Anyone who has seen a trial on TV or in the movies knows that witnesses are asked questions by the attorneys prosecuting and defending the case. But they are not the only ones who can ask a witness questions. The judge can as well.Examination by Attorneys
During a San Diego criminal trial, each side introduces its evidence in accordance with the California rules of evidence. Attorneys do not personally introduce evidence. They do so through witness testimony, documents, photos, etc. For the most part, witnesses are only allowed to testify to matters that are within their personal knowledge.
After the attorney examines each witness, the other side’s attorney is given an opportunity to cross-examine the witness.
This process (referred to as “re-direct” and “re-cross”) continues until the attorneys have no further questions. But in order to ensure that this process doesn’t continue indefinitely, each side is limited to questioning the witness exclusively about issues which the previous attorney raised.
However, this limitation only kicks in after both attorneys have had one full opportunity to inquire about any testimony that they wish.
The Judge Can Ask Additional Questions
But if the judge has additional questions or believes that more testimony is necessary to help get at the truth of a given issue, he or she may question the witness themselves. A judge can even call witnesses on their own in some circumstances.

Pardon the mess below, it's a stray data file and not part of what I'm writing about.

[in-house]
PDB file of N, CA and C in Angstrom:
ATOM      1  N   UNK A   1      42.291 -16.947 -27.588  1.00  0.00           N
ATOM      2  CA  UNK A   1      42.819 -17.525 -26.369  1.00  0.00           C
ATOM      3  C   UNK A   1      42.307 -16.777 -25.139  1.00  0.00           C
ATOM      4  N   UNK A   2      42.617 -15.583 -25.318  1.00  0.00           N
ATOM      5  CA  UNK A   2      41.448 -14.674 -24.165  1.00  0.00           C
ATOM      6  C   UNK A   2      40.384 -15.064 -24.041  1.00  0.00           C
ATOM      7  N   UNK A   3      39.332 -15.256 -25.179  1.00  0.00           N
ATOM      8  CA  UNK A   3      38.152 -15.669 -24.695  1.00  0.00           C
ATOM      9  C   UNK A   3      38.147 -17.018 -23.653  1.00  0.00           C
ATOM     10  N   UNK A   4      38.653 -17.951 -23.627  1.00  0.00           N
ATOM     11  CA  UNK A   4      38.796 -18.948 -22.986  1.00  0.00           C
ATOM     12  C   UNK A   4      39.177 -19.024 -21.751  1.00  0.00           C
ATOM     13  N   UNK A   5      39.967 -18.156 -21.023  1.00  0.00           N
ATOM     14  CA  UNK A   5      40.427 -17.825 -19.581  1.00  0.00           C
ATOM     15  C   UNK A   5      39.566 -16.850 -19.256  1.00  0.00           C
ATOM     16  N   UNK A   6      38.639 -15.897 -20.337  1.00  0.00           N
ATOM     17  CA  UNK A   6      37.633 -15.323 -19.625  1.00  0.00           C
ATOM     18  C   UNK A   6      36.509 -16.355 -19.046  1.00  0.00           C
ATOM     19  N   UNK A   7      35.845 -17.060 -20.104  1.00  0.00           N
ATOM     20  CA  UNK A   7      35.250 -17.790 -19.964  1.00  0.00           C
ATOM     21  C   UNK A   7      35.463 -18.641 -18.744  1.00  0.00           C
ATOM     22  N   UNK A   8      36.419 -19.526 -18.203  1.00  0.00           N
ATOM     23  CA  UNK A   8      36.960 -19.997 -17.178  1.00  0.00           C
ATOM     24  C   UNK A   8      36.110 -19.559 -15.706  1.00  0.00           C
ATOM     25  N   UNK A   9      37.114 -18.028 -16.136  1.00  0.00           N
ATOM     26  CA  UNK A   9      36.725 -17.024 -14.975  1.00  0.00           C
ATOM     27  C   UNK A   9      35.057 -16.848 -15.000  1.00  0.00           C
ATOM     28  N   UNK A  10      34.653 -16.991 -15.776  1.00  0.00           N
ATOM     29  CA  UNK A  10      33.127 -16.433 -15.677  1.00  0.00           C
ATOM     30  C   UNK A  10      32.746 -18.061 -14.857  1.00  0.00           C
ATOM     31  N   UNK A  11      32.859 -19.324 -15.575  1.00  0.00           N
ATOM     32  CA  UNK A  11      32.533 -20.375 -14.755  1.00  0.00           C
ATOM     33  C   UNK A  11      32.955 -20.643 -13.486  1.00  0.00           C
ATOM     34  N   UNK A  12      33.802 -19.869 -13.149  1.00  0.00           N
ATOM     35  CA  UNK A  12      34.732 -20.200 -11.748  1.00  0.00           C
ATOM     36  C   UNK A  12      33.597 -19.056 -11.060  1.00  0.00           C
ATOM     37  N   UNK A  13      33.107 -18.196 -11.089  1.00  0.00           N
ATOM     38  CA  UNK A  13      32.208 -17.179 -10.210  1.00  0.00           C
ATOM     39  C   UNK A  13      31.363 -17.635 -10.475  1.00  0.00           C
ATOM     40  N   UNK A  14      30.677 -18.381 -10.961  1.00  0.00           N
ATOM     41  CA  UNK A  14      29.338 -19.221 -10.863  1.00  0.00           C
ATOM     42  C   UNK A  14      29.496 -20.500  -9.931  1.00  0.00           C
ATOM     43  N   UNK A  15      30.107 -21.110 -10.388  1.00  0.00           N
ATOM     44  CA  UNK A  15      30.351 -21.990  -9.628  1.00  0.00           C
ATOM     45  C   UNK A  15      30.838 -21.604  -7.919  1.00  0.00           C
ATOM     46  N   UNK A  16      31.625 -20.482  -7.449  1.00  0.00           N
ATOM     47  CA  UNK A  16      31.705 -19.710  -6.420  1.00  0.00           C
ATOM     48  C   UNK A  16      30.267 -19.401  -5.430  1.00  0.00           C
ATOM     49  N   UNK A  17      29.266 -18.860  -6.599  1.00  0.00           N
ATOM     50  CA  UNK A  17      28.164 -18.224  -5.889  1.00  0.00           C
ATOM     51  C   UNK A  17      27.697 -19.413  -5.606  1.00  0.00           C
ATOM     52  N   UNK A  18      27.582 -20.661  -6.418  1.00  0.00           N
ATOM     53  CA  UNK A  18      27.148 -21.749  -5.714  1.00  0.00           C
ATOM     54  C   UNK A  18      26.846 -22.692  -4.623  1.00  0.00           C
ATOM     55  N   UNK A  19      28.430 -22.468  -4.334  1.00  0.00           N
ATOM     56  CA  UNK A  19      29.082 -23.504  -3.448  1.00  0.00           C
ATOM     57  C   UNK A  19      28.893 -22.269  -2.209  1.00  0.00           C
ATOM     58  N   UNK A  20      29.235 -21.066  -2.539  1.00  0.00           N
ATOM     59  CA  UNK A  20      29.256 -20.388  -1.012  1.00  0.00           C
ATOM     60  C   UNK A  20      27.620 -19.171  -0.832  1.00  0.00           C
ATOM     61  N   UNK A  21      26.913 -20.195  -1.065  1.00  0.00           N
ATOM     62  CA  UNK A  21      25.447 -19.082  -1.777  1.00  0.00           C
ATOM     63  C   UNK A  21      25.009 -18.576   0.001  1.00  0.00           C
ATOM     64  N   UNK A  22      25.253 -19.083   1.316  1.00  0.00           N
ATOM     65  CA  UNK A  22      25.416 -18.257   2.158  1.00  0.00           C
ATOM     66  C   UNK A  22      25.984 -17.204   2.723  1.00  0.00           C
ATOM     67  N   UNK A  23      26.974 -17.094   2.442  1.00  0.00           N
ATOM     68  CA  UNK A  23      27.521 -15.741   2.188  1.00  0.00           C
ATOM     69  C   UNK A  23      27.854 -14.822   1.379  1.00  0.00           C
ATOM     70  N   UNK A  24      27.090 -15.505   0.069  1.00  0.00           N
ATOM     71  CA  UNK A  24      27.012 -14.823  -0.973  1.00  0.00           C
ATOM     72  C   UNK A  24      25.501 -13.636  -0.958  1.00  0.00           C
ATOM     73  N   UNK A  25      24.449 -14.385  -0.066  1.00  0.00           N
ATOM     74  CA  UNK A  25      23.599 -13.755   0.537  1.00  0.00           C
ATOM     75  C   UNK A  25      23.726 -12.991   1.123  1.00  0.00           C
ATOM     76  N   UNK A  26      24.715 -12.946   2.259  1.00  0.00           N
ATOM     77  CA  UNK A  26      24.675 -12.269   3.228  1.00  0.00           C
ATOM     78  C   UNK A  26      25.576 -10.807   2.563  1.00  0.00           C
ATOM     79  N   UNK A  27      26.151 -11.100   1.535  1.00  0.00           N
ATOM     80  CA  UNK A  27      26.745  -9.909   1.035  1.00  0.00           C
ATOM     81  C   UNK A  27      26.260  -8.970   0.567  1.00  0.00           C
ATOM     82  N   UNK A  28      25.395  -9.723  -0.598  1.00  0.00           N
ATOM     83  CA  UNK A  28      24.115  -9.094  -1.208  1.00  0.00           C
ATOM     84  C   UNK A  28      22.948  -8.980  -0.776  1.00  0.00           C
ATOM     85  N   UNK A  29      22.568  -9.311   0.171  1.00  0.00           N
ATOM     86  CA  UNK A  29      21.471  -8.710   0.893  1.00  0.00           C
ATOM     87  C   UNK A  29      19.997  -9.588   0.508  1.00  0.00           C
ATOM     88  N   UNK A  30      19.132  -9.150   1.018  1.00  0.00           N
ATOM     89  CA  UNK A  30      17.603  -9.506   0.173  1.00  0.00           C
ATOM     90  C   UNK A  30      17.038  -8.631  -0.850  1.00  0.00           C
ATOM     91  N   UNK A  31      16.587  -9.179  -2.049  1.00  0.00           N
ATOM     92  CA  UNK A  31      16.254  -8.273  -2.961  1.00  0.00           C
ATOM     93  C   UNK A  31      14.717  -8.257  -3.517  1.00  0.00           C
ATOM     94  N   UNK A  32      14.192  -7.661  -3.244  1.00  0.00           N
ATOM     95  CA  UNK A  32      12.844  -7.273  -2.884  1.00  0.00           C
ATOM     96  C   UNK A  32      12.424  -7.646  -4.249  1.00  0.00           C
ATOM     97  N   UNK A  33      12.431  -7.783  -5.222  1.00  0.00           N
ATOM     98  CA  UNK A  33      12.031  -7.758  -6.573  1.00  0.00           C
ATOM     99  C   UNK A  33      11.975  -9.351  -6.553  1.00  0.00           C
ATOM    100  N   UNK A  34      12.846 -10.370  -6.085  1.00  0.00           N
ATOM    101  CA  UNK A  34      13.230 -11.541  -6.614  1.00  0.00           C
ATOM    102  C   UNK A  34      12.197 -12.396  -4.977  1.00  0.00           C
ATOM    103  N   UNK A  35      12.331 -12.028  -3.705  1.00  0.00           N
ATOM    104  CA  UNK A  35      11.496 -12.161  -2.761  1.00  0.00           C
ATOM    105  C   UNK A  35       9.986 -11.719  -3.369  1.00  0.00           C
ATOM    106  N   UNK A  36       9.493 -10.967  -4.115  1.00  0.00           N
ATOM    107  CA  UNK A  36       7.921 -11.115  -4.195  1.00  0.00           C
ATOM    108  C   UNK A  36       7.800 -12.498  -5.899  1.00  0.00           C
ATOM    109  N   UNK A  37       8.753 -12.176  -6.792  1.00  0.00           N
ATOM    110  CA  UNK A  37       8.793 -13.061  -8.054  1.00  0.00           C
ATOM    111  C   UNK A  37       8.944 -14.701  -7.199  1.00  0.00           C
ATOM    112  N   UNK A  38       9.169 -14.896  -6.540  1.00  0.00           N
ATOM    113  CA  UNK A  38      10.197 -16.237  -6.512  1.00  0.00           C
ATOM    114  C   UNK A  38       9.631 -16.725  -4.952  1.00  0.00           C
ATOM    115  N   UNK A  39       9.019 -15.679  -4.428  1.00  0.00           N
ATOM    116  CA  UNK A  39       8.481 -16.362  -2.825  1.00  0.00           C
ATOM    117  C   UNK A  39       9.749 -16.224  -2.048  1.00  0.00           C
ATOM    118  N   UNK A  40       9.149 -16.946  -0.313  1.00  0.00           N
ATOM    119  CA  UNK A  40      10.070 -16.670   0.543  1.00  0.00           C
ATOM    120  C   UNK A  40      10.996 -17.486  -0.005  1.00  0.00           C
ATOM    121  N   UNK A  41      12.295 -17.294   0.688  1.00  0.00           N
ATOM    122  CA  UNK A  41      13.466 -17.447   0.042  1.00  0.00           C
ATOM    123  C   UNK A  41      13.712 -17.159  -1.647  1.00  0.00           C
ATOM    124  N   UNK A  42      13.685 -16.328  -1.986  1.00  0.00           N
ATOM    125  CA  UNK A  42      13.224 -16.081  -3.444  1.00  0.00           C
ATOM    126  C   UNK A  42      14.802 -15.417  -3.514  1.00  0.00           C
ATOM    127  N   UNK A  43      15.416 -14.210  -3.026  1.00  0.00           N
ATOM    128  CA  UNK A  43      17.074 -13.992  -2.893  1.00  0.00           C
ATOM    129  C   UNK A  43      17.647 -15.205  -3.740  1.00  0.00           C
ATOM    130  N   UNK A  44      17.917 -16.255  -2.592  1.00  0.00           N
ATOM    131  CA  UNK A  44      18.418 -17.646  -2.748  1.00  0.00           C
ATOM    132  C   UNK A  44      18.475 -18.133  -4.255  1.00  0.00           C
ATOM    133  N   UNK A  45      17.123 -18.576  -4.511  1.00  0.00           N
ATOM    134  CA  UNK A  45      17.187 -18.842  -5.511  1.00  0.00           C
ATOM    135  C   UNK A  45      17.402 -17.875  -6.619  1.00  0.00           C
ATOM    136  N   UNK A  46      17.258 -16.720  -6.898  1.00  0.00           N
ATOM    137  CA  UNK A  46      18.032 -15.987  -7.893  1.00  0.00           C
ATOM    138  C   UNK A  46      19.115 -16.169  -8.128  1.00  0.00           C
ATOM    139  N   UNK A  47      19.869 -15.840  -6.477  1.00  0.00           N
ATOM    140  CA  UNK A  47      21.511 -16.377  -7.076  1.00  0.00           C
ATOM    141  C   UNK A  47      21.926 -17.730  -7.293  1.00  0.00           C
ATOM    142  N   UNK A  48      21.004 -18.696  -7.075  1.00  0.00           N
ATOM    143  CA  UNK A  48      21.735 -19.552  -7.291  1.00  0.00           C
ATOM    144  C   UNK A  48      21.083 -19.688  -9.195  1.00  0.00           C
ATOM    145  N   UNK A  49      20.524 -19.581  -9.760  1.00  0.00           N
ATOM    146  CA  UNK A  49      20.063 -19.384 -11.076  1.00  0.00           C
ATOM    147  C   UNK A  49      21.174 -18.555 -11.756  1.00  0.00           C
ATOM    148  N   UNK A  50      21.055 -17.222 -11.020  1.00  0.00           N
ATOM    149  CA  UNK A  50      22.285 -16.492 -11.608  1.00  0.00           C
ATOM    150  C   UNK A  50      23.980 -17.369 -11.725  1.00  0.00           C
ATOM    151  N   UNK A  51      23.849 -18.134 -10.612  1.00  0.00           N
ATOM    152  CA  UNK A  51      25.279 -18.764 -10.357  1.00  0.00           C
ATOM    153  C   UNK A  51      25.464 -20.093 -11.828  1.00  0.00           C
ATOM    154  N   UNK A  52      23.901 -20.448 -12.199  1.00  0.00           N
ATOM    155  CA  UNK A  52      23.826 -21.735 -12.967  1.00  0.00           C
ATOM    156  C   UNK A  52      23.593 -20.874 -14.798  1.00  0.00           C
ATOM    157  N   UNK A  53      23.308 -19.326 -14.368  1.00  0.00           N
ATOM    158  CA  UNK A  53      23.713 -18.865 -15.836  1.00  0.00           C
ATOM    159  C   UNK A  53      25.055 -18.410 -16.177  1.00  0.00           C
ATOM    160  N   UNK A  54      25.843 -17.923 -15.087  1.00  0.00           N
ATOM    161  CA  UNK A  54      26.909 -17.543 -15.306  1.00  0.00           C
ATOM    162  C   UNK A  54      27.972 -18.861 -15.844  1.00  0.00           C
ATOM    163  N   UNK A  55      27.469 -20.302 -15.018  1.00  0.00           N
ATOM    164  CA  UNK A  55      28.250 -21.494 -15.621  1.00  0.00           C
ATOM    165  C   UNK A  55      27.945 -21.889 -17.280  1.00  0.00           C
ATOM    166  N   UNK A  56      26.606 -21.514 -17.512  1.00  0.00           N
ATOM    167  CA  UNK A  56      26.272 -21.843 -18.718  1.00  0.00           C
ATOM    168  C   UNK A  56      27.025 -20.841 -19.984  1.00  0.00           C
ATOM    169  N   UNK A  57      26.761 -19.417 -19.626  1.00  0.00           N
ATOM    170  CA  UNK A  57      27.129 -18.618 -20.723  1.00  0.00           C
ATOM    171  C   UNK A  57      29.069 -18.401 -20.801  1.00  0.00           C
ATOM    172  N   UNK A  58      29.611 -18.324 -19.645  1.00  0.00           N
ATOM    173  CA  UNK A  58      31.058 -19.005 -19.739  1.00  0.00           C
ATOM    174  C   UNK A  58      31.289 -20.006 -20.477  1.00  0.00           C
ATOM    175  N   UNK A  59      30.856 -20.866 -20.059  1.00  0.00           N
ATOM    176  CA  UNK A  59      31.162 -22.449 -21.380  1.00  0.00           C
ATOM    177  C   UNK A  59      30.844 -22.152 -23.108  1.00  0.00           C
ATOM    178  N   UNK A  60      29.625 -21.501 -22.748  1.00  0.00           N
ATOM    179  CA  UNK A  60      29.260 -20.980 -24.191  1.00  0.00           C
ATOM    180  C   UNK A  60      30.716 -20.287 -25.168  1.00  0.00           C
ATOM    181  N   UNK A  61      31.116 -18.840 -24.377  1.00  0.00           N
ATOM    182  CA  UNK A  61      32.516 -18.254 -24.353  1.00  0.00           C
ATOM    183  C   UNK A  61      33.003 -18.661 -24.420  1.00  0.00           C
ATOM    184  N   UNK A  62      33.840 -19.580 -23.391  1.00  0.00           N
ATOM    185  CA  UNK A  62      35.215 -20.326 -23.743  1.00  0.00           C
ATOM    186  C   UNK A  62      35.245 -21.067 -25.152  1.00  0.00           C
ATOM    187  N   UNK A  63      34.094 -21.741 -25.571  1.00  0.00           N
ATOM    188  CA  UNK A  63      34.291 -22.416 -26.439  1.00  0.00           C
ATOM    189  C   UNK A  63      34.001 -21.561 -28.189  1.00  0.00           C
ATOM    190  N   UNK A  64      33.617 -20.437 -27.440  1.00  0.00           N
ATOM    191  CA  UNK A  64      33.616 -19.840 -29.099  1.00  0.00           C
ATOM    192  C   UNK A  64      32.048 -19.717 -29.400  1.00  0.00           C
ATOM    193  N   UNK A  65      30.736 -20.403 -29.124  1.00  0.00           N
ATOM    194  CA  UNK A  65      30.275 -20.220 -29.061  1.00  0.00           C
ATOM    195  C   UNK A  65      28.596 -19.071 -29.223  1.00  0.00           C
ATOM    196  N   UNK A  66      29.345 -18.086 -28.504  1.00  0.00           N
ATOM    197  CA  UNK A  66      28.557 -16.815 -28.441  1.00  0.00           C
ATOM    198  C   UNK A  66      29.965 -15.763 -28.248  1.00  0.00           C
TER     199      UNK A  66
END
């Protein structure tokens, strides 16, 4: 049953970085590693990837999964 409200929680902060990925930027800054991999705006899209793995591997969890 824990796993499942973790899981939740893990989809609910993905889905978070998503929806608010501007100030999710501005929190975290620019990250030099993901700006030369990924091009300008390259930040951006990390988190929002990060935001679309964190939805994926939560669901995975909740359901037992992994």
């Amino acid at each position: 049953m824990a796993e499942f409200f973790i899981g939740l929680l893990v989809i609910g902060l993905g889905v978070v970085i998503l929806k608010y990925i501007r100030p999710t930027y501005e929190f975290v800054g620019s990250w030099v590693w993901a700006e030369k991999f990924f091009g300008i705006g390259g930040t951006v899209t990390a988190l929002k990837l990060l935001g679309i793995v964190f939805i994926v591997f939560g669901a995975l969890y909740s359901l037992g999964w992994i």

California Evidence Code section 775 provides:
“The court, on its own motion or on the motion of any party, may call witnesses and interrogate them the same as if they had been produced by a party to the action, and the parties may object to the questions asked and the evidence adduced the same as if such witnesses were called and examined by an adverse party. Such witnesses may be cross-examined by all parties to the action in such order as the court directs.”
The California Supreme Court explained why judges can and should question witnesses at a criminal trial:
“It is not merely the right but the duty of a trial judge to see that the evidence is fully developed before the trier of fact and to assure that ambiguities and conflicts in the evidence are resolved insofar as possible.” See People v. Carlucci, 590 P. 2d 15 (1979).
If you are facing San Diego criminal charges, you could be facing the loss of your freedom and your future. Don’t face this ordeal alone. Call one of our experienced San Diego criminal defense attorneys today to discuss your situation.